“The place was iconic,” says John Cosgrove, Fair Lawn historian and a lifelong resident, who served as mayor from 2013 to 2018. “When people ask where you live and you say Fair Lawn, they reply, ‘Nabisco.’” 

Cosgrove notes with regret that the erosion of such a large workforce has had a negative impact on area businesses. “There’s a real downward effect. The people who went and bought a bagel in the morning or did errands at lunch, those places suffered as well,” he adds.

One of those employees still speaks wistfully of his nearly four decades at Nabisco prior to his 1999 retirement. “You work there for 38 years, it’s part of your life,” says Tom Da Casto of Glen Rock, who managed distribution and oversaw pallets on the factory floor. “You get up in the morning and go to work and have so many friends there.” Friends like John Lucente, who died years ago but whose long career in Nabisco’s shipping department—49 years—is still fresh in the memory of Lucente’s daughter Denise Diamond. She fondly recalls the annual company picnics her father organized, initially, at her childhood home, and later, as attendance grew, at a local park. “And when I was in Girl Scouts, we toured the plant and all went home with a goodie bag with their cookies,” says Diamond, of Pompton Lakes.  

The factory has been partially demolished, but the scheduled implosion of the remaining buildings was canceled earlier this year due to concerns that the process could spew dangerous toxins into the air. Contractors for the New Jersey Department of Environmental Protection are carefully remediating the area, according to a department spokesperson. 

Meanwhile, the tower where Nabisco stored and mixed all of its baking ingredients remains the tallest structure in the borough, despite the opening of a large and bustling mixed-use commercial/residential complex just south of it along Route 208.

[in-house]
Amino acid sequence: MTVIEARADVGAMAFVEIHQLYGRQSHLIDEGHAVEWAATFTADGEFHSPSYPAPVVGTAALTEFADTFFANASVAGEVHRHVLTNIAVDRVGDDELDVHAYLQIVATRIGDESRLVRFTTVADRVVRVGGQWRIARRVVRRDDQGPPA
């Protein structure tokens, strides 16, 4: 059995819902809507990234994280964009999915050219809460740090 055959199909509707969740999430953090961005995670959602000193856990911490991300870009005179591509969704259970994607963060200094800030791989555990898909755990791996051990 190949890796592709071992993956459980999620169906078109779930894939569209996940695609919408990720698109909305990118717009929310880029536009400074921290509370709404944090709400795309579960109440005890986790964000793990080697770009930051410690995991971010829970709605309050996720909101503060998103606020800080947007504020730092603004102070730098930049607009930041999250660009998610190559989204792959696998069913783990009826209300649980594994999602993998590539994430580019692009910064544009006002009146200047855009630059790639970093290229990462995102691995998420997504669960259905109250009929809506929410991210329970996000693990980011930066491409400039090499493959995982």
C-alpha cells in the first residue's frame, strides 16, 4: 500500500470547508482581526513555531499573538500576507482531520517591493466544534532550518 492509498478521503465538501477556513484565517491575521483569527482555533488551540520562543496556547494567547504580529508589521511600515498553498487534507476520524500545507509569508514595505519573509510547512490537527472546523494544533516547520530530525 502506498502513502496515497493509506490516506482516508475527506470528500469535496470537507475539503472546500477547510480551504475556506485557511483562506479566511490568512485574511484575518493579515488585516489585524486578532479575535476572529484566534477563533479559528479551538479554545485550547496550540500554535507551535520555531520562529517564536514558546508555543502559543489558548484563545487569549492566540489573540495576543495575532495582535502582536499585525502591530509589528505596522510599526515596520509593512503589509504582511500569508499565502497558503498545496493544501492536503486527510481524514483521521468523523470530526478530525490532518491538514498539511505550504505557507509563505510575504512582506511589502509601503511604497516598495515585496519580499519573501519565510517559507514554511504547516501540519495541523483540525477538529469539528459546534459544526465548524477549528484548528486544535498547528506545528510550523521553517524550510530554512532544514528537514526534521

In Freehold, Mayor Kevin Kane expressed frustration at the loss of the borough’s biggest taxpayer, which he called “a staple of the community,” garnering more than twice the tax revenue—$562,488 this year—than its second biggest taxpayer, the Freehold Raceway harness-racing complex. Kane worked at Nescafé himself in summers during college and says officials are doing all they can to support the 225 area residents who have helped bring Nescafé Clásico and Taster’s Choice instant coffee to the public. He and Teamsters liaison Clarke are hopeful now that the nonprofit New Jersey Manufacturing Extension Program, which represents manufacturers, is trying to pair the workers with local employers that may have openings.

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Statewide, it’s not all doom and gloom; for factory employees hoping to stay in manufacturing, the outlook has actually improved in the last five years, notes one expert. Despite the “incredibly disappointing” turn of events with Nestlé, says Tim Sullivan, CEO of the New Jersey Economic Development Authority, the state has 3,900 more jobs in the manufacturing sector than it did in 2018.

This recent trend is evident even within the food and beverage industry, he adds. Sullivan cites Campbell Soup Company’s “great decision” to consolidate its snacks division, which includes its Pepperidge Farm, Goldfish and Stella D’oro brands, into Camden from several out-of-state locations. The move has generated more than 330 new jobs in South Jersey.

Still, that’s small consolation to those still feeling the loss in Fair Lawn. The same goes for Freehold, where the planned closure, which could extend from this month into March 2024, is evoking feelings as bitter as signature Nescafé coffee served without sweetener. 

When Bruce penned Springsteen on Broadway, his concert residency that ran 2017-2018 and briefly in 2021, the bard of blue-collar America could not have known that his hometown’s coffee factory would go the way of the long-departed rug mill that had employed his father. “When it rains in Freehold, the moisture in the humid air blankets the town with the smell of moist coffee grounds lofting in from the Nescafé plant on the town’s eastern edge,” Bruce told the audience at every performance. “I don’t like coffee, but I love that smell. It’s comforting.” 

Pamela Weber-Leaf has written extensively about the environment.